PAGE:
By Trevor Chesterfield | July 09, 2010
As a prelude to the Australia Test tour of 2007/08 and the first Muralitharan/Warne Test series, columnist Trevor Chesterfield wrote this commissioned item for an Australian sports magazine but for space reasons was not published. It is as relevant today as it was when it was first written.
They tell you in Australia how they plan to stop Muttiah Muralitharan from overhauling Shane Warne’s world Test record of dismissals by a bowler during Sri Lanka’s tour in Australia.
It sounds like a lot of pre-series rhetoric. Kepler Wessels once warned an unsuspecting media before the 1993/94 tour of the Australian habit of ‘baiting’ a player to put him off his game. It’s a cunning ploy that has earned criticism from a lot of people: spectators getting in on the act to help their players get an edge in the psychological game.
Statistically, leg-spinner Warne, the rotund barrel of lard with a wandering eye, has 708 Test wickets and in the last Test series Murali played, against Bangladesh, he did enough to take his haul to 700. That was in Kandy on the last day of the series where Farveez Maharoof gleefully pouched a running catch. None more needed for the little Tamil wizard from Kandy to overhaul the Australian.
It is 12 years since Muralitharan has bowled in a Test series in Australia, slipping the 2004 northern tour because of racial taunts and other factors. A major one is how Sri Lankans view the off-spinner.
At this point there is a need to tread carefully in case they look at the International Cricket Council’s racism code. Australians it is suggested take it for granted that there is a flawed hidden agenda among the squad in every touring side that attempts to poke their heroes in the eye. They don’t like it. Call a spade a shovel or any other name that lacks genuine integrity and the point is taken.
It’s all about Murali’s action that has been cleared by the ICC and it’s biomechanical tests. In fact, certain fast bowlers transgress the 15 degrees limitation; and a whole squad of under19s at the last Youth World Cup were reported being above that limit, including a certain Australian bowler.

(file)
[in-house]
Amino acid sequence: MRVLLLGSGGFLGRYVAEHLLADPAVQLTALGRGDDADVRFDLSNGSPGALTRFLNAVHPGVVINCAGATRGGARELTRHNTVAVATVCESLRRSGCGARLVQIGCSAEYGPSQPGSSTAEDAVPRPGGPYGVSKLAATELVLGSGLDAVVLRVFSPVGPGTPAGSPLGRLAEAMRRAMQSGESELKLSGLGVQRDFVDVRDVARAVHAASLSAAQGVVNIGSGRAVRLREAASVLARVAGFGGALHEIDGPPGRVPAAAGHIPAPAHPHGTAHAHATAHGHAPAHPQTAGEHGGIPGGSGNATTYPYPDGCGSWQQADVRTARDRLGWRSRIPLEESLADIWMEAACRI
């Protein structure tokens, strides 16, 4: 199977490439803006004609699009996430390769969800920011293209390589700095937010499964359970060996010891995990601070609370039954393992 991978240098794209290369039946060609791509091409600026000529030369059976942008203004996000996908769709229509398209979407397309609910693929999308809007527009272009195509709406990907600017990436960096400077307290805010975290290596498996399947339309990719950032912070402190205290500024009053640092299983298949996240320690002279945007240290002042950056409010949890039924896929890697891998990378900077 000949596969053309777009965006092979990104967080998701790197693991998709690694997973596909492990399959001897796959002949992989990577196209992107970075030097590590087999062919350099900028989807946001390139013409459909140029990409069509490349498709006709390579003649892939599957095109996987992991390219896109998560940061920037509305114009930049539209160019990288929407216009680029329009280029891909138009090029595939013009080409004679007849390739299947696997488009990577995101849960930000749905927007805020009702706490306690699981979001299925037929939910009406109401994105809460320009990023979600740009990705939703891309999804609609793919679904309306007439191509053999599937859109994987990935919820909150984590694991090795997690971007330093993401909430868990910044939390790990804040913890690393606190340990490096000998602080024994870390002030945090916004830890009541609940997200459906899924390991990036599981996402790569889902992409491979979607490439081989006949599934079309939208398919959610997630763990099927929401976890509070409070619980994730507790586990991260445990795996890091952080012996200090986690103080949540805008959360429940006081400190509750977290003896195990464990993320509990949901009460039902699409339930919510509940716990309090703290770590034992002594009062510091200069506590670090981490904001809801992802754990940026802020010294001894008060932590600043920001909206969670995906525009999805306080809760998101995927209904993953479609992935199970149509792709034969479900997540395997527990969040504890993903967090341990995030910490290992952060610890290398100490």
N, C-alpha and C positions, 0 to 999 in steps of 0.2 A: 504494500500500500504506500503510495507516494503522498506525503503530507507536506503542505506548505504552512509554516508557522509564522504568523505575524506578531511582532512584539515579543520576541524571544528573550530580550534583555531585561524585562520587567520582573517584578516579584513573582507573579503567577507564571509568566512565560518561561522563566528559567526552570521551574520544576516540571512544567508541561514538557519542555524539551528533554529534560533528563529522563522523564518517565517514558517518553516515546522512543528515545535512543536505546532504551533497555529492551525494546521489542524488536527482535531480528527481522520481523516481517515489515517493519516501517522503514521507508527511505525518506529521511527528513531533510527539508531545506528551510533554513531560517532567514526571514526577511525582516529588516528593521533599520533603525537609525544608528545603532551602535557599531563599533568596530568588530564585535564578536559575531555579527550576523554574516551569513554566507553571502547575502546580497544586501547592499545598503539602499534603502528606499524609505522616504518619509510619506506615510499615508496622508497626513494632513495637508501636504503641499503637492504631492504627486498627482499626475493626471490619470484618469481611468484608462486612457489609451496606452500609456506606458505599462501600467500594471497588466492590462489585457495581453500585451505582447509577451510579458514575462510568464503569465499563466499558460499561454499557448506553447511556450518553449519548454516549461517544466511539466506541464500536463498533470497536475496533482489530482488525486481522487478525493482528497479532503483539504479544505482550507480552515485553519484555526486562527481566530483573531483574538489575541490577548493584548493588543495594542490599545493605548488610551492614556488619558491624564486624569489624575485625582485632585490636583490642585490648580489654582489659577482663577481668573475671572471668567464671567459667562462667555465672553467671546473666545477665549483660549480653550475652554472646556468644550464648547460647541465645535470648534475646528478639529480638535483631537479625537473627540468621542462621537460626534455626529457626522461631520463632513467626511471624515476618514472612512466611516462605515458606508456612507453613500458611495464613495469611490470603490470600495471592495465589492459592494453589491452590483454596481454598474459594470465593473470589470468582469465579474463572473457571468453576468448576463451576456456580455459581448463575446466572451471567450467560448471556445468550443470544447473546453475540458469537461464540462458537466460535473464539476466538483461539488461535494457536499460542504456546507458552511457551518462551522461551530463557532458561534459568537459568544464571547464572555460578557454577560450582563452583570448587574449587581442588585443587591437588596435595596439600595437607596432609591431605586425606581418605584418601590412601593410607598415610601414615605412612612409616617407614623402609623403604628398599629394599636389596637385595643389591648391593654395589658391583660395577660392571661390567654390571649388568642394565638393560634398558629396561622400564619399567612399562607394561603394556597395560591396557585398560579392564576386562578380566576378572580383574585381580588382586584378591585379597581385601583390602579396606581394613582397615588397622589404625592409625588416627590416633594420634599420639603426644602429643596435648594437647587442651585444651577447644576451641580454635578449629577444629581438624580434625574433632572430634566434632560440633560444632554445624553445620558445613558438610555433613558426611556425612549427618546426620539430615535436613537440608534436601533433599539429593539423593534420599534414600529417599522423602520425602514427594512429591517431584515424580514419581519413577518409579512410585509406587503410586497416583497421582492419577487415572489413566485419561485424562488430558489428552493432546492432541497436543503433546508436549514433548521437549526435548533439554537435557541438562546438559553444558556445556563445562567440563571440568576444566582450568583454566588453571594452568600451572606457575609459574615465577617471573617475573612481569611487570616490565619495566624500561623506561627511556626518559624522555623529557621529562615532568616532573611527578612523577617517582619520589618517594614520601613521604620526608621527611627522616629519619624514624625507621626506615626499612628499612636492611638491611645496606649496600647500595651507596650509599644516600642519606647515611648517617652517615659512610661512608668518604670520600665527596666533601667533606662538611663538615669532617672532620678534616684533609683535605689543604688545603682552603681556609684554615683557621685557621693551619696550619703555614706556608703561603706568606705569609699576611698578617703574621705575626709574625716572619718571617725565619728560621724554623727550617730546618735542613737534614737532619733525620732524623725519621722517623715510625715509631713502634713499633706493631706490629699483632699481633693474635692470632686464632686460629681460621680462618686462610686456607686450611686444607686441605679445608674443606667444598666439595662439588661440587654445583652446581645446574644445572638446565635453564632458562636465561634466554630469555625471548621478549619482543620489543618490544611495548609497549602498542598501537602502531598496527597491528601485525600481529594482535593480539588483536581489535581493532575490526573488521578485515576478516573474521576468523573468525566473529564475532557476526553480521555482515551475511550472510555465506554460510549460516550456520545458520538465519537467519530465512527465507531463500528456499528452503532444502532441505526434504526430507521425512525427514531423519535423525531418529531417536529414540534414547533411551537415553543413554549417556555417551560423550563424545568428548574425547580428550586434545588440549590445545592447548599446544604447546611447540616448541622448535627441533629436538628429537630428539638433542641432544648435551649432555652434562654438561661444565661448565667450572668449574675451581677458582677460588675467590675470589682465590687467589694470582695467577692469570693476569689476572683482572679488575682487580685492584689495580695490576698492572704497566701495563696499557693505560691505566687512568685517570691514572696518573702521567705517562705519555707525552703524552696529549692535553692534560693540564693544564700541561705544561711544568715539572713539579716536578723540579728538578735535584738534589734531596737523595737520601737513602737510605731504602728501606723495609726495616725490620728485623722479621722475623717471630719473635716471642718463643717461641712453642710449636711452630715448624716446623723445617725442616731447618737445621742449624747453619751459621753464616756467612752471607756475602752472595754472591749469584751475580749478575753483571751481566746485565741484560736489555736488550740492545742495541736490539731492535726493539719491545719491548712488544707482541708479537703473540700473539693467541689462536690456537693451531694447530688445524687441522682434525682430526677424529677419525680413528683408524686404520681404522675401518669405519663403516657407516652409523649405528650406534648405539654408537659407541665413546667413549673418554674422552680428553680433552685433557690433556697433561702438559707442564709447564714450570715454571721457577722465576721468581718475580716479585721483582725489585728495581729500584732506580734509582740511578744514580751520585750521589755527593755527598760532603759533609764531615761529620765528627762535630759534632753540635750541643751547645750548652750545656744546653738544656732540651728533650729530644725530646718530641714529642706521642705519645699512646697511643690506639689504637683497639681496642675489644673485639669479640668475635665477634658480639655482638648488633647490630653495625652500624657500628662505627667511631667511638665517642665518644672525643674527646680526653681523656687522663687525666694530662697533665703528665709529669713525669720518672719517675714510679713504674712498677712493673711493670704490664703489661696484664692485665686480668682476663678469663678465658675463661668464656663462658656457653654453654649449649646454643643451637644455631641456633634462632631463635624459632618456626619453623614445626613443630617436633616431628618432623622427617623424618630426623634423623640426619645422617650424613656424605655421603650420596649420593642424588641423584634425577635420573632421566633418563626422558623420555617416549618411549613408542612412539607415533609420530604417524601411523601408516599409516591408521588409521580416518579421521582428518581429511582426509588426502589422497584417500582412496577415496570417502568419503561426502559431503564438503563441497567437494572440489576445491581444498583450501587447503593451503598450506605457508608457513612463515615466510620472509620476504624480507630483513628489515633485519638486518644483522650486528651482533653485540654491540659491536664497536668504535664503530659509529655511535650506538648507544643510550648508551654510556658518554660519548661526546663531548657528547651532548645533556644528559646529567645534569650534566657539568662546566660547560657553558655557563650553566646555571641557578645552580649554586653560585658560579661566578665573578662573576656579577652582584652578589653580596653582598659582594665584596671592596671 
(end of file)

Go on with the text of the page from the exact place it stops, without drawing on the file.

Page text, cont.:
It was in 2002 that Adam Gilchrist passed his opinion of how he thought technically Murali didn’t bowl within the rules (sic). Since then Murali was tested and tried and passed all the palaver about arm and elbow and wrist extensions. It was Gilchrist, not the scribe looking for a ‘scoop’ that copped the foul-smelling egg flying over that episode.
Gilchrist’s word were taken at face value and it is so easy to see where the interpretation was as misleading as the fuss made in Sri Lanka over the squash ball episode during the Australian’s highly impressive World Cup final. In addition to this, Murali decided not to tour Australia in 2004. He had enough.
The result was a headline in an Australian paper where it says ‘Cheat Murali sulks at home’.
When questioned during the 2003 CWC in South Africa Gilchrist says what he meant was how Muralitharan’s action defied the technical aspects of the law. Fair enough, but it pays to think before opening your mouth and without clarifying the point. Sports writers or reporters, who do not know the game intimately, or its laws, and whose knowledge skims the surface need to be so careful writing allegations and claims where none are implied neither in this case.
Murali is a proud Tamil and an important cog in the Sri Lanka side, he has also moved on from the biting, bitter Australian verbal abuse and while admitting that Australian batsmen are the toughest to bowl to, it’s a challenge he is prepared to assemble ‘Not so much to break the record, but to help Sri Lanka win’ a Test on this tour.